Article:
The white coat of the Lipizzan Stallions performing at Vienna’s prestigious Spanish riding school is actually caused by a mutated gene.
White and grey horses, including Lipizzans, are born with a darker coat but lose their colour between the age of six and eight due to chromosomal mutations. These genetic changes cause the pigment-producing melanocyte cells to be produced more rapidly in these horses so that the stock is quickly used up and the horses lose their pigmentation, much like how human hair turns grey or white.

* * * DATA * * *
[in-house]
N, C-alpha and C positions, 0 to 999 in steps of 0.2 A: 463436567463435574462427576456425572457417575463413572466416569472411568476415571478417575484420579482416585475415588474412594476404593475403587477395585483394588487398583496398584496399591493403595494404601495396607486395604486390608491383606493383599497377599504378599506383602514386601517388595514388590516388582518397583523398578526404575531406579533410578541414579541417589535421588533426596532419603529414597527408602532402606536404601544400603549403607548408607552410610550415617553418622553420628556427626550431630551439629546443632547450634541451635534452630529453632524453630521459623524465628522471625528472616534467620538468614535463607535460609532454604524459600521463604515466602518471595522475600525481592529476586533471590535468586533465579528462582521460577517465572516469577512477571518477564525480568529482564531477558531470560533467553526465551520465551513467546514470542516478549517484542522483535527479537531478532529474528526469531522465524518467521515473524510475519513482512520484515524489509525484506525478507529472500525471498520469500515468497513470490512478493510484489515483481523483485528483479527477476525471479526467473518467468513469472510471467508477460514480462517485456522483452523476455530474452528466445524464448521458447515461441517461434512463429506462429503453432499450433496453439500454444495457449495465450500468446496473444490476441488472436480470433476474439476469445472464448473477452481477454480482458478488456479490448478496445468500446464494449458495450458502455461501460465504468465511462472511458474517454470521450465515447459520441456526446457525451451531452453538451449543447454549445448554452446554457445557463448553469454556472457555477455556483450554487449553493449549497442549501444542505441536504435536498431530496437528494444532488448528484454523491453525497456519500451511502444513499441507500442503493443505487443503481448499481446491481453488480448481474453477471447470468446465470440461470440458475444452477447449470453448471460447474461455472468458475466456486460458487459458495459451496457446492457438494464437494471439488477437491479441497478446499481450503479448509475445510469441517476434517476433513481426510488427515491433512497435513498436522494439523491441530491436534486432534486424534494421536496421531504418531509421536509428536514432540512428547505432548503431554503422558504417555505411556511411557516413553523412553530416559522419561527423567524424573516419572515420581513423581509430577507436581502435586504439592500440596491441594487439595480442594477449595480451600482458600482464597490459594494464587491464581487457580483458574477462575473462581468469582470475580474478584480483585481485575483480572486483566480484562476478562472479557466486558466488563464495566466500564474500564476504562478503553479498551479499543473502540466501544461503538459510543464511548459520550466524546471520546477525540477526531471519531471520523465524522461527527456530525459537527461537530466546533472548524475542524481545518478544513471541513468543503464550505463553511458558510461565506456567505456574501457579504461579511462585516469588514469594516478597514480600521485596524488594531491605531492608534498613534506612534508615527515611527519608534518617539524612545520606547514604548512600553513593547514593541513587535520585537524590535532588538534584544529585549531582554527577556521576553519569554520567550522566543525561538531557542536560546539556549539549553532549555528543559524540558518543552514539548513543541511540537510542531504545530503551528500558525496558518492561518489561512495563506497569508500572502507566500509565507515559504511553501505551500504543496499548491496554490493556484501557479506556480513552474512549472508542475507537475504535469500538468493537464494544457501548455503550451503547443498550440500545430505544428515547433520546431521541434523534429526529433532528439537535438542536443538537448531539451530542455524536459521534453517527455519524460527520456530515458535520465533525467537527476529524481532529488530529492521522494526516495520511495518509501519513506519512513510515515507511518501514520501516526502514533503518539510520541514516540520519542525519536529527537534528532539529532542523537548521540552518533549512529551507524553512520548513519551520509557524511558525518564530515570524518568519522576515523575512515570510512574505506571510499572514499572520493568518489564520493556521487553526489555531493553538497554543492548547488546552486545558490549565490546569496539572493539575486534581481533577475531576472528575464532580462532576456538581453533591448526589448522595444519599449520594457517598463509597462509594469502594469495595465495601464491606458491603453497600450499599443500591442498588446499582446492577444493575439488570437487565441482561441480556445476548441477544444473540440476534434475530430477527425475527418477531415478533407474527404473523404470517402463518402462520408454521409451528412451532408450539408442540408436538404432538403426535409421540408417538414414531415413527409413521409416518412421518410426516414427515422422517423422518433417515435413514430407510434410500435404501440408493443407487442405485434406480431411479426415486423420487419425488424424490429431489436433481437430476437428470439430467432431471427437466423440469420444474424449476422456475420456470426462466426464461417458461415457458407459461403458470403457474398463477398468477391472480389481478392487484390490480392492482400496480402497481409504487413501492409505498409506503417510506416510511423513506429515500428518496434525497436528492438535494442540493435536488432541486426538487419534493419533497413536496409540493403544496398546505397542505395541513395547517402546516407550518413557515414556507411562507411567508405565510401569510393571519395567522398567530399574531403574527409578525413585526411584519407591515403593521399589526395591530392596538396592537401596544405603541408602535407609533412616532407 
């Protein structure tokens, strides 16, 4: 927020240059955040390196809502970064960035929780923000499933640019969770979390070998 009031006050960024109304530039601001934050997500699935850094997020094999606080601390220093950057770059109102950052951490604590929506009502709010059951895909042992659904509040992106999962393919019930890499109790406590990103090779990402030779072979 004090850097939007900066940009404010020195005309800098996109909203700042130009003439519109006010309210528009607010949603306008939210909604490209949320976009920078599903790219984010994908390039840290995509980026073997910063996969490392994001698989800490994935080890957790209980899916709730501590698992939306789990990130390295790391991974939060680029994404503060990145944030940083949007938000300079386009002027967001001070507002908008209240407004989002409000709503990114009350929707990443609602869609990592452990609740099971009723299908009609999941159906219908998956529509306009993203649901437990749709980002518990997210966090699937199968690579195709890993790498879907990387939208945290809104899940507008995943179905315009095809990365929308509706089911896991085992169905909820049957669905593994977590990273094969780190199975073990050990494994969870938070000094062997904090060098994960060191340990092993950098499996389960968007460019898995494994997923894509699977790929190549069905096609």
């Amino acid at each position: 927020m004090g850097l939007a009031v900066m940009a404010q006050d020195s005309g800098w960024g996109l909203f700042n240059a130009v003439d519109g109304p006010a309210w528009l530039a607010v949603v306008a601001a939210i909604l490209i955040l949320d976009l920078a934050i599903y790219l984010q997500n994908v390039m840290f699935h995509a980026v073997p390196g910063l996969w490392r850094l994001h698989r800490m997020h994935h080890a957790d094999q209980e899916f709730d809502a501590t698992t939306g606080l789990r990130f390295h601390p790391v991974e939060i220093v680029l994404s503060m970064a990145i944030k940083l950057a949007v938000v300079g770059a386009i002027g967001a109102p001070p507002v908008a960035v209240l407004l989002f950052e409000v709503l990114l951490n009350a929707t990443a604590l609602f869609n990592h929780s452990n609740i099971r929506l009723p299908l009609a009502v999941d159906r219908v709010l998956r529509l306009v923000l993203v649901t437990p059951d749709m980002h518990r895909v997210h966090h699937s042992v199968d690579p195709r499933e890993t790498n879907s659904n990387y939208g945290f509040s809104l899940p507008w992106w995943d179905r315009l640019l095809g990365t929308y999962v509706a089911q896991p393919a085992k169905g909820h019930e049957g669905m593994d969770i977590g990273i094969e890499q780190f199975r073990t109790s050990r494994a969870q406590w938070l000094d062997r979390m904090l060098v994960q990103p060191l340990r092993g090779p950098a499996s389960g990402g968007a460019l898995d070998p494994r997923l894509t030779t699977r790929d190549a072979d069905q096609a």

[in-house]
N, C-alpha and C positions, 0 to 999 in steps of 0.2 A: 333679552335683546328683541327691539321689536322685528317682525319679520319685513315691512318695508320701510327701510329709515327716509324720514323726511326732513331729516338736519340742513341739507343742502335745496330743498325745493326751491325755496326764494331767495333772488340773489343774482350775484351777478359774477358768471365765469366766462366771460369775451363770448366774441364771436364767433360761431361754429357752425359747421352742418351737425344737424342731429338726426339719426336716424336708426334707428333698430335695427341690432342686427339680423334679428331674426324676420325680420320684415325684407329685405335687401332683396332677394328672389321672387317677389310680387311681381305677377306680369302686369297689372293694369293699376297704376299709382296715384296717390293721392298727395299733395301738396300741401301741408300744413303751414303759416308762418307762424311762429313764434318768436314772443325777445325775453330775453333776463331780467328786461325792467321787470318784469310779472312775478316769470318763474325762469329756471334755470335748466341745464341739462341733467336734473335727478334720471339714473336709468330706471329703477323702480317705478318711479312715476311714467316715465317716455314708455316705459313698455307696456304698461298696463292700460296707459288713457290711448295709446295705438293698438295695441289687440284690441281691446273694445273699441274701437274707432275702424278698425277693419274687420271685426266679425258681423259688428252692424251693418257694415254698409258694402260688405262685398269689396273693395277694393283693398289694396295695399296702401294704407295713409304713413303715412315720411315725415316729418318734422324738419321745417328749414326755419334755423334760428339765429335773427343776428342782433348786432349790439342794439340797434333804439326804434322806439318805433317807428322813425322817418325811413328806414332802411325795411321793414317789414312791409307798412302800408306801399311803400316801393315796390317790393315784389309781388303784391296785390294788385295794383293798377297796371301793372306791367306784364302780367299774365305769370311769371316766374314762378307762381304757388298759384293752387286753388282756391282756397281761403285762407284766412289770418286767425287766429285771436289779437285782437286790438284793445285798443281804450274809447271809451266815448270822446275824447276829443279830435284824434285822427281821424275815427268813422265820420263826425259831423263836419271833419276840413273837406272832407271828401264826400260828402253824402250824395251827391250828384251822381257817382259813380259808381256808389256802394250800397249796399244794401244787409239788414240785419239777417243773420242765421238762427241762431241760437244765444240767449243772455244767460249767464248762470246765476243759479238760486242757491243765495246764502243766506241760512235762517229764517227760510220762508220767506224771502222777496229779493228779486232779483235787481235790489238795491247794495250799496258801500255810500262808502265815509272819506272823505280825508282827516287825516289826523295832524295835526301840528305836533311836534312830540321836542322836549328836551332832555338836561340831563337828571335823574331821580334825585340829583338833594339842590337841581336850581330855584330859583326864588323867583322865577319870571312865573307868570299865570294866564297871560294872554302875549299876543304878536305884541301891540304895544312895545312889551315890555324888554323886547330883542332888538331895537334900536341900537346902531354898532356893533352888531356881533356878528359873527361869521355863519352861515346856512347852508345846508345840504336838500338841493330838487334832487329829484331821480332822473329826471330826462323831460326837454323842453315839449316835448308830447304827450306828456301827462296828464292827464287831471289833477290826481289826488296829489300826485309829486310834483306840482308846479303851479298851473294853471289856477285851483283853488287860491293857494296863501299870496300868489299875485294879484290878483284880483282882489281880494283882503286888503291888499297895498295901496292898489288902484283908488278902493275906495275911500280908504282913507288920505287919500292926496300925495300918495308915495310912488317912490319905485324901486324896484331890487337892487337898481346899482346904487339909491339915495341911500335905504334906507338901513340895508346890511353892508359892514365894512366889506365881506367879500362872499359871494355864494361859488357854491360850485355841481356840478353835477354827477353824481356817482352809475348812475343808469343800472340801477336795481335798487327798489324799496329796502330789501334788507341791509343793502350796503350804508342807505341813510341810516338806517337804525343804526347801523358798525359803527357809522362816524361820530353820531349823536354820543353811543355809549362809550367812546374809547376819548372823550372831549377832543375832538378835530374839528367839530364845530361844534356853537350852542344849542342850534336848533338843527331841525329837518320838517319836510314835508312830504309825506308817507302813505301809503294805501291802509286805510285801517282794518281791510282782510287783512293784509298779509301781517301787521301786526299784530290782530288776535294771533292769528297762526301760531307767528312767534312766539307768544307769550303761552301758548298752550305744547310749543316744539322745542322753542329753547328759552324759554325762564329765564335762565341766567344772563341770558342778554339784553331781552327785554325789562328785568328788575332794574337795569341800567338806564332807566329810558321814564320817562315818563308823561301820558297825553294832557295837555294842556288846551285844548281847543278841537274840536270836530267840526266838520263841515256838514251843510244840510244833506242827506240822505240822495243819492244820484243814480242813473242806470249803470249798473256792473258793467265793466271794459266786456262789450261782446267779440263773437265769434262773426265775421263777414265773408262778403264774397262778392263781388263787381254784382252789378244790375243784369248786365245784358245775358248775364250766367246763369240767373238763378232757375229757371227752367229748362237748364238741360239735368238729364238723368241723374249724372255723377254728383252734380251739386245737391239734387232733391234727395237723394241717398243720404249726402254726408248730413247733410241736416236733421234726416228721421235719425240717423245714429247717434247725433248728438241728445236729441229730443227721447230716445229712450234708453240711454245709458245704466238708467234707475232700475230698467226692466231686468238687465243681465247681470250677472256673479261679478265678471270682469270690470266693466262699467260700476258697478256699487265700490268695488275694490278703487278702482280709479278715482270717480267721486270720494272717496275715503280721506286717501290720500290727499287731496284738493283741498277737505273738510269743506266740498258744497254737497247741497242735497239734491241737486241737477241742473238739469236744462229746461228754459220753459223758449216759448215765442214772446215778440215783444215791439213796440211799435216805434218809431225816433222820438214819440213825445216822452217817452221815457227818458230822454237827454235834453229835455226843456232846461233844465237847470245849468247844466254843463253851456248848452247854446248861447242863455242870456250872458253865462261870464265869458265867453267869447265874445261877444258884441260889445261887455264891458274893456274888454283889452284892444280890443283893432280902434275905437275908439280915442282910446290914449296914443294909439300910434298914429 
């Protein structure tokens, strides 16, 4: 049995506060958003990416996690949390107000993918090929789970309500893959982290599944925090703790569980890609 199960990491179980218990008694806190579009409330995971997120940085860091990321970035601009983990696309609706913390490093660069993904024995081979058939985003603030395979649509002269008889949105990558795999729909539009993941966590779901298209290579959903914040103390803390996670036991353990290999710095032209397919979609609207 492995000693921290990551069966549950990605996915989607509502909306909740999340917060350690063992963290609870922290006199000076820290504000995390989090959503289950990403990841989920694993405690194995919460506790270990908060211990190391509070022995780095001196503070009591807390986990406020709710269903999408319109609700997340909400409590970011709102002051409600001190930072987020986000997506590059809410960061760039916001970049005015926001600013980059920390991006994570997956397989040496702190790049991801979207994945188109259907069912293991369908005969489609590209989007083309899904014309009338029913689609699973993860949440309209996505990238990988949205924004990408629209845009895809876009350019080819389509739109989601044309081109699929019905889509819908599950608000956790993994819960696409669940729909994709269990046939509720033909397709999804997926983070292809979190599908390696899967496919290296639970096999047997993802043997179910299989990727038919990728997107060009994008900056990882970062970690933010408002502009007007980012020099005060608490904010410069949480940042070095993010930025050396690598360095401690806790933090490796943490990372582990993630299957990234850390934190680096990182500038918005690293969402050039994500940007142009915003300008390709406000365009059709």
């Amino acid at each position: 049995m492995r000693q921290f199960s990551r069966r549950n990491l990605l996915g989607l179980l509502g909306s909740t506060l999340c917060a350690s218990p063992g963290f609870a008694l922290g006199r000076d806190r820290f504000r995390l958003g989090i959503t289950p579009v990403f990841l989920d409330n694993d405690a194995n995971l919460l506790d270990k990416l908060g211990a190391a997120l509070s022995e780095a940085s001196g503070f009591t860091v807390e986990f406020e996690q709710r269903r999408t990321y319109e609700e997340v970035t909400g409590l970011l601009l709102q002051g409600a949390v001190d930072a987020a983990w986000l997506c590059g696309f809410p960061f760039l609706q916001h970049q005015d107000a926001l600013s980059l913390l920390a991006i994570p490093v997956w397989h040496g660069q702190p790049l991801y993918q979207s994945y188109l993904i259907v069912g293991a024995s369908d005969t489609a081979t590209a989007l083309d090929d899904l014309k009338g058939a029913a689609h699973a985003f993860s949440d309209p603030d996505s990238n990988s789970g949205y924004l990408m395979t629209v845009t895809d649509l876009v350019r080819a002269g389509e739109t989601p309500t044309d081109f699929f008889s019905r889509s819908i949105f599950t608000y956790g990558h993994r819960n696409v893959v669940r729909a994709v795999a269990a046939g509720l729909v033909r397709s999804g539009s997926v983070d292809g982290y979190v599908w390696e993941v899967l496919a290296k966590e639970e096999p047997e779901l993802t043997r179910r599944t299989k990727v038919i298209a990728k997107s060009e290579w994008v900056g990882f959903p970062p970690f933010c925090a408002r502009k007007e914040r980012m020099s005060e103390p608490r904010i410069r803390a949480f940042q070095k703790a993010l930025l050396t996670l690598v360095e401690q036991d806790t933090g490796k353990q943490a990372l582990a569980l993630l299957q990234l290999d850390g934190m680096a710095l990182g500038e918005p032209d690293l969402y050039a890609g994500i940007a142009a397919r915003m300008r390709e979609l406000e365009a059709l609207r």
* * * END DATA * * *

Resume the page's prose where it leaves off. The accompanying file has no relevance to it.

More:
The study also found that the same chromosome was responsible for the horses’ heightened risk of melanoma, cancer of the pigment cells, mainly due to their poor colouring which does not protect them from the sun’s UV rays. Around 75 percent of grey and white horses aged 15 or older develop the skin disease.Fortunately, the horses are not in too much trouble from the cancer, as the diseased cells do not multiply and spread as quickly as in humans.